of one thing everyone wants, call it petrol/gas, that they will accept only
your cheques as payment. This means everyone must hoard your cheques so they
can buy petrol/gas. Since they have to keep a stock of your cheques, they use
them to buy other stuff too. You write a cheque to buy a TV, the TV shop owner
swaps your cheque for petrol/gas, that seller buys some vegetables at the
fruit shop, the fruiterer passes it on to buy bread, the baker buys some flour
with it, and on it goes, round and round -- but never back to the bank.
You have a debt on your books, but so long as your cheque never reaches the
bank, you don't have to pay. In effect, you have received your TV free.
This is the position the USA has enjoyed for 30 years -- it has been getting a
free world trade ride for all that time. It has been receiving a huge subsidy
from everyone else in the world. As it debt has been growing, it has printed
more money (written more cheques) to keep trading. No wonder it is an economic
Then one day, one petrol seller says he is going to accept another person's
cheques, a couple of others think that might be a good idea. If this spreads,
people are going to stop hoarding your cheques and they will come flying home
to the bank. Since you don't have enough in the bank to cover all the cheques,
very nasty stuff is going to hit the fan!
But you are big, tough and very aggressive. You don't scare the other guy who
can write cheques, he's pretty big too, but given a 'legitimate' excuse, you
can beat the tripes out of the lone gas seller and scare him and his mates
And that, in a nutshell, is what the USA is doing right now with Iraq.
AMERICA'S PRECARIOUS ECONOMIC POSITION
America is so eager to attack Iraq now because of the speed with which the
euro fire could spread. If Iran, Venezuela and Russia join Iraq and sell large
quantities of oil for euros, the euro would have the leverage it needs to
become a powerful force in general international trade. Other nations would
have to start swapping some of their dollars for euros.
The dollars the USA has printed, the 'cheques' it has written, would start to
fly home, stripping away the illusion of value behind them. The USA's real
economic condition is about as bad as it could be; it is the most debt-ridden
nation on earth, owing about US$12,000 for every single one of it's 280
million men, women and children. It is worse than the position of Indonesia
when it imploded economically a few years ago, or more recently, that of
Even if OPEC did not switch to euros wholesale (and that would make a very
nice non-oil profit for the OPEC countries, including minimising the various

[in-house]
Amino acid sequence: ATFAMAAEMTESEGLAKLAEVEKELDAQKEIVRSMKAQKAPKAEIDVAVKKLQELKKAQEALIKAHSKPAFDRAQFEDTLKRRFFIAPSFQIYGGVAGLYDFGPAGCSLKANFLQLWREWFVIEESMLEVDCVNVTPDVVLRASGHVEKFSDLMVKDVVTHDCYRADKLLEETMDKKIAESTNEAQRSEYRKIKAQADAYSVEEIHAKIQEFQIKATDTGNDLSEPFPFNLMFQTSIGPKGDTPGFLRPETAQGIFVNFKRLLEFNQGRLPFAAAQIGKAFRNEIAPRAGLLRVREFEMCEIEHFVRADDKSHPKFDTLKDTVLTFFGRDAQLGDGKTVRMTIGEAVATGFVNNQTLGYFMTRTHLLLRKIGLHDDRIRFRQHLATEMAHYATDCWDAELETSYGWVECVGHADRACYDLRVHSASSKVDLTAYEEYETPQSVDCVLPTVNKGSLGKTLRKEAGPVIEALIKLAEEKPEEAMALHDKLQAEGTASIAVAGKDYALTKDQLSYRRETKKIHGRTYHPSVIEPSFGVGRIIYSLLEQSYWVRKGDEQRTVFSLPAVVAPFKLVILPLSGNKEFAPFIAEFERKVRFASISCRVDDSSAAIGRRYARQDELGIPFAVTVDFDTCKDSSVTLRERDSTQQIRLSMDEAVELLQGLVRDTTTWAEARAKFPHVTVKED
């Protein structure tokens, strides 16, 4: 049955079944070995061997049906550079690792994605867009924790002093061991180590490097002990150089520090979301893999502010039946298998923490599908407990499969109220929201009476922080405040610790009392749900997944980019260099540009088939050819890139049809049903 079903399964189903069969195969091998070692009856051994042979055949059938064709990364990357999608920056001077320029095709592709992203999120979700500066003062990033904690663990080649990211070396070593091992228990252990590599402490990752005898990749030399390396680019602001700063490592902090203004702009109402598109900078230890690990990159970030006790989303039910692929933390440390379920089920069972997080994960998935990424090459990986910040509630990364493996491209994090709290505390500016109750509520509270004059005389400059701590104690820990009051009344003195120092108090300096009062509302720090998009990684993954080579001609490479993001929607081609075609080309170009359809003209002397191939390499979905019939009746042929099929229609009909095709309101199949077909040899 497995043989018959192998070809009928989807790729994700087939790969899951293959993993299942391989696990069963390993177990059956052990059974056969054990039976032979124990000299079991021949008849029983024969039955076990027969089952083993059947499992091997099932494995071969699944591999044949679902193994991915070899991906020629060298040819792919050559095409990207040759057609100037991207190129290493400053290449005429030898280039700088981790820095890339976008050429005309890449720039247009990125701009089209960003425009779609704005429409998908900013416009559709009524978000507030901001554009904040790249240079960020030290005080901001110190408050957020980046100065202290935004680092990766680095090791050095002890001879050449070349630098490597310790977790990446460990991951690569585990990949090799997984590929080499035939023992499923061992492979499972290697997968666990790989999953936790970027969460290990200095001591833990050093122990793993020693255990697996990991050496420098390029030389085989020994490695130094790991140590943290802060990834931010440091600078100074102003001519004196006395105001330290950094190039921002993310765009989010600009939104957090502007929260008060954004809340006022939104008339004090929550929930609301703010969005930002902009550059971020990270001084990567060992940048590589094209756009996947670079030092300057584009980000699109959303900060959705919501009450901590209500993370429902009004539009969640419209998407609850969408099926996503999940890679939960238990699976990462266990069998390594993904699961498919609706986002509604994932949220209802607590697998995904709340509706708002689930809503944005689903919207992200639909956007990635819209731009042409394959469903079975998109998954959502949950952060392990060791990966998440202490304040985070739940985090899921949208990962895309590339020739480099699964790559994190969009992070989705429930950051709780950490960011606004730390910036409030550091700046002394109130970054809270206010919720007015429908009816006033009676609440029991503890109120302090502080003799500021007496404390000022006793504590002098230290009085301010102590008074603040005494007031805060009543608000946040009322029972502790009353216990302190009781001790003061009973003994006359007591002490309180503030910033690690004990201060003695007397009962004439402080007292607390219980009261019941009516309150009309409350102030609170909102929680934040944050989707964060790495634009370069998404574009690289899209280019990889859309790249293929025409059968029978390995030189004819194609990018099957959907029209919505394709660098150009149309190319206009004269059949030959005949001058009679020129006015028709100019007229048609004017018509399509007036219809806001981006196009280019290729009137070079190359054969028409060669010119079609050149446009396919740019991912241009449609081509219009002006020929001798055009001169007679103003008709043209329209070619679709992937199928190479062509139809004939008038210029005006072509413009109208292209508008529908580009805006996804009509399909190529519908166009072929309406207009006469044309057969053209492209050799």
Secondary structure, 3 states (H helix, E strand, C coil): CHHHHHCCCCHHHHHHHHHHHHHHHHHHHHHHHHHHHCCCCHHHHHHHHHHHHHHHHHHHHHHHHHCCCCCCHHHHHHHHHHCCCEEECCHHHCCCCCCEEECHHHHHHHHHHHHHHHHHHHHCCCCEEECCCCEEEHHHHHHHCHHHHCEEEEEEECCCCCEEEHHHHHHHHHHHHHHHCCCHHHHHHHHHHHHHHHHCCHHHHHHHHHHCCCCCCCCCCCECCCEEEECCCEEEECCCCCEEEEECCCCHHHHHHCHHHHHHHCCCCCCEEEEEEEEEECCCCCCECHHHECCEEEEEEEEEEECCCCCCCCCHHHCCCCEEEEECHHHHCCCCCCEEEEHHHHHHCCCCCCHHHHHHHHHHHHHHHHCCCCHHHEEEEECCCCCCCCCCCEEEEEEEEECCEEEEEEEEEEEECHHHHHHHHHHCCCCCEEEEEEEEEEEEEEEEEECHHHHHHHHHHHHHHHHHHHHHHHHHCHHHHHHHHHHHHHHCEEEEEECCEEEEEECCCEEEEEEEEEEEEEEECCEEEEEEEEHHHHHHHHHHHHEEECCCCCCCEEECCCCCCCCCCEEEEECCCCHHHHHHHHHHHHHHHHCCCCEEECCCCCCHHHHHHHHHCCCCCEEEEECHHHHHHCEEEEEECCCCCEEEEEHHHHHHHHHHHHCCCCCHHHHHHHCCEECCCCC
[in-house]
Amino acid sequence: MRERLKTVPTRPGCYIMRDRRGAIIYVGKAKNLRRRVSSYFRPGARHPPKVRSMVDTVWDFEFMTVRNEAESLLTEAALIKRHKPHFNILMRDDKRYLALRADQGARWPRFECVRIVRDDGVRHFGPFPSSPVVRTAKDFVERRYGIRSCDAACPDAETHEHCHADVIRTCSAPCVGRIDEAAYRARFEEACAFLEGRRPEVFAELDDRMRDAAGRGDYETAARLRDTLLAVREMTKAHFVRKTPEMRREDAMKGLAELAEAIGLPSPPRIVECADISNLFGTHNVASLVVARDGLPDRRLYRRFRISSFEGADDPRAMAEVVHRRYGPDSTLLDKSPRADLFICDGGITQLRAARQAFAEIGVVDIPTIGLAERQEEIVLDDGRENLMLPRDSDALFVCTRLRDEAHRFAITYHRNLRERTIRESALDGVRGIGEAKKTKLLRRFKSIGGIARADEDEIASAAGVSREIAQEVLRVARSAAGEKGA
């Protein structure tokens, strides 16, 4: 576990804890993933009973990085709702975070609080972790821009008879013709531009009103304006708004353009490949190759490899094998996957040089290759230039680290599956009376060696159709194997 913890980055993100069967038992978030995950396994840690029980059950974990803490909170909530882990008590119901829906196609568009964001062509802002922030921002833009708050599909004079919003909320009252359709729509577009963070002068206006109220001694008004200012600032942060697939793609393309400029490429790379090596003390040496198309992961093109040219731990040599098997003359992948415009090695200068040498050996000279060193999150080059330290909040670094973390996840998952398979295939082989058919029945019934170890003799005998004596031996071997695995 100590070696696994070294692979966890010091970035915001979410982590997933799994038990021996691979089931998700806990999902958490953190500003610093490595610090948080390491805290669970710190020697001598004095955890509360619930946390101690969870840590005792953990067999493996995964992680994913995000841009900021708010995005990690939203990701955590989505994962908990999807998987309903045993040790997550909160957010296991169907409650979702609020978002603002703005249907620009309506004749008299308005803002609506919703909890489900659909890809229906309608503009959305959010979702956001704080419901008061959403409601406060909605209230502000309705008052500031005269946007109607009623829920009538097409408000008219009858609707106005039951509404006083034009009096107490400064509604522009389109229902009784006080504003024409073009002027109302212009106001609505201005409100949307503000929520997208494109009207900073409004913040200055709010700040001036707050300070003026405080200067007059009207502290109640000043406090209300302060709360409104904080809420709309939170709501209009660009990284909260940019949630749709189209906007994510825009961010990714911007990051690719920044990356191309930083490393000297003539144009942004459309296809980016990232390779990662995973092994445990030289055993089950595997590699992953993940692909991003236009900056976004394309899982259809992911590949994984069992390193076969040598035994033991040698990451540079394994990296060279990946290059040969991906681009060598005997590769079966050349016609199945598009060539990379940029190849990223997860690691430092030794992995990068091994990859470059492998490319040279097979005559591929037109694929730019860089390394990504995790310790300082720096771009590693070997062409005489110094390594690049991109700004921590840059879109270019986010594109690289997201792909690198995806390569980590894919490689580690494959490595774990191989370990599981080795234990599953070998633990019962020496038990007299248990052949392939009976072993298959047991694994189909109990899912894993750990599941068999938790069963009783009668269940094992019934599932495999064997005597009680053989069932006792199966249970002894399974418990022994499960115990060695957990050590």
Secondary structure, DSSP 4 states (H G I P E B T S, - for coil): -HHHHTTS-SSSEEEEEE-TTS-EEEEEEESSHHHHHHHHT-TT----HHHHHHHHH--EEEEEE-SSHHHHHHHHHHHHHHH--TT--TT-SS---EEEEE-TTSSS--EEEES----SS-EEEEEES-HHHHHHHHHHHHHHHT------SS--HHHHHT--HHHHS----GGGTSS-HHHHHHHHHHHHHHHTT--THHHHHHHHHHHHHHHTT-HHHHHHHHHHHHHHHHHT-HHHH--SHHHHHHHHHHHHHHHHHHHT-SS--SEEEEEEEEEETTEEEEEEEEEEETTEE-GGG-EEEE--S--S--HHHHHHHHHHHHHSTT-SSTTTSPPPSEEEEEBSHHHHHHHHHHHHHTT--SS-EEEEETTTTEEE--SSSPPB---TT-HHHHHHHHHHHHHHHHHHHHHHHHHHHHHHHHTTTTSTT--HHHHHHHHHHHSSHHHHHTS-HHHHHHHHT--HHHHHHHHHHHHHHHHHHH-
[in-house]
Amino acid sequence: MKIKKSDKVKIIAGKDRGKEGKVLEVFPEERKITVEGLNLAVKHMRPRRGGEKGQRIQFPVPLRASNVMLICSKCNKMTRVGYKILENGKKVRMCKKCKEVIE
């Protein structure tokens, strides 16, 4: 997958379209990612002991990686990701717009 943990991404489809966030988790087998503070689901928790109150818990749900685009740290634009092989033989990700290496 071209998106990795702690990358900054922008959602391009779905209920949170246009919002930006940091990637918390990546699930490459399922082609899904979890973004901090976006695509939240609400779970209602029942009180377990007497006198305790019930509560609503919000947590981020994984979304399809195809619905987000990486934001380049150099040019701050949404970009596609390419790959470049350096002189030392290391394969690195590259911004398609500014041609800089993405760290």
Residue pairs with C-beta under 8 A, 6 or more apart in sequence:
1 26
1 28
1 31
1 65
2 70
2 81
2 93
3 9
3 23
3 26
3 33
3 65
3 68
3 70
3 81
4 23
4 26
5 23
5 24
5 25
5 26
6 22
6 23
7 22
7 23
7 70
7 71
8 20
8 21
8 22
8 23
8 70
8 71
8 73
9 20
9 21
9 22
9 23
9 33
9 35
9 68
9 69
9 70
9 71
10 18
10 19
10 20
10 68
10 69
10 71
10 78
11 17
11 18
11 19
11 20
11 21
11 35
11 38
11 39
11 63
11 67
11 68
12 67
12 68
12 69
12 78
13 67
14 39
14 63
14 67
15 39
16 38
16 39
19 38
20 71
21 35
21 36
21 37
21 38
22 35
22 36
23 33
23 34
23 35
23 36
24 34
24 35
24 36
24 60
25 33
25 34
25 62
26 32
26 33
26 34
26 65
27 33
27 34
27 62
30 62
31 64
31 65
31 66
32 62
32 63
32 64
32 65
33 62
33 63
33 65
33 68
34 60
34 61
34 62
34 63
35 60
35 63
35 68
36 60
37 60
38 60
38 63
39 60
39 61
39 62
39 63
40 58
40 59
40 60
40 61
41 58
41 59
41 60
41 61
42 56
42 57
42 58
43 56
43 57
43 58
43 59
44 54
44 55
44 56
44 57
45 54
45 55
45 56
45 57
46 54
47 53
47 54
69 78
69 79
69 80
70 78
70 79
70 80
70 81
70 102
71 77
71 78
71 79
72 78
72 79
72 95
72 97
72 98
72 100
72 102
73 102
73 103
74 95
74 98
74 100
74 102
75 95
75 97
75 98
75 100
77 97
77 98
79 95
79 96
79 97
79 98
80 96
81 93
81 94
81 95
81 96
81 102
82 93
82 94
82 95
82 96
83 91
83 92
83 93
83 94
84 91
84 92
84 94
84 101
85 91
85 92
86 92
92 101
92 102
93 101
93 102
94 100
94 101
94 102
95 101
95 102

contrived debts America has forced on some of them), the US's difficulties
would build. Even if only a small part of the oil trade went euro, that would
do two things immediately:
* Increase the attractiveness to EU members of joining the 'eurozone', which
in turn would make the euro stronger and make it more attractive to oil
nations as a trading currency and to other nations as a general trading
* Start the US dollars flying home demanding value when there isn't enough in
the bank to cover them.
* The markets would over-react as usual and in no time, the US dollar's value
would be spiralling down.
THE US SOLUTION
America's response to the euro threat was predictable. It has come out
It aims to achieve four primary things by going to war with Iraq:
* Safeguard the American economy by returning Iraq to trading oil in US
dollars, so the greenback is once again the exclusive oil currency.
* Send a very clear message to any other oil producers just what will happen
to them if they do not stay in the dollar circle. Iran has already received
one message -- remember how puzzled you were that in the midst of moderation
and secularization, Iran was named as a member of the axis of evil?
* Place the second largest reserves of oil in the world under direct American
* Provide a secular, subject state where the US can maintain a huge force
(perhaps with nominal elements from allies such as Britain and Australia) to
dominate the Middle East and its vital oil. This would enable the US to avoid
using what it sees as the unreliable Turkey, the politically impossible Israel
and surely the next state in its sights, Saudi Arabia, the birthplace of al
Qaeda and a hotbed of anti-American sentiment.
* Severe setback the European Union and its euro, the only trading bloc and
currency strong enough to attack the USA's dominance of world trade through
* Provide cover for the US to run a covert operation to overturn the
democratically elected government of Venezuela and replace it with an
America-friendly military supported junta -- and put Venezuala's oil into
Locking the world back into dollar oil trading would consolidate America's
current position and make it all but impregnable as the dominant world power
-- economically and militarily. A splintered Europe (the US is working hard to
split Europe; Britain was easy, but other Europeans have offered support in
terms of UN votes) and its euro would suffer a serious setback and might take
decades to recover.
It is the boldest grab for absolute power the world has seen in modern times.
America is hardly likely to allow the possible slaughter of a few hundred
thousand Iraqis stand between it and world domination.
President Bush did promise to protect the American way of life. This is what
Obviously, the US could not simply invade Iraq, so it began casting around for
a 'legitimate' reason to attack. That search has been one of increasing
desperation as each rationalization has crumbled. First Iraq was a threat
because of alleged links to al Qaeda; then it was proposed Iraq might supply
al Qaeda with weapons; then Iraq's military threat to its neighbours was
raised; then the need to deliver Iraqis from Saddam Hussein's horrendously
inhumane rule; finally there is the question of compliance with UN weapons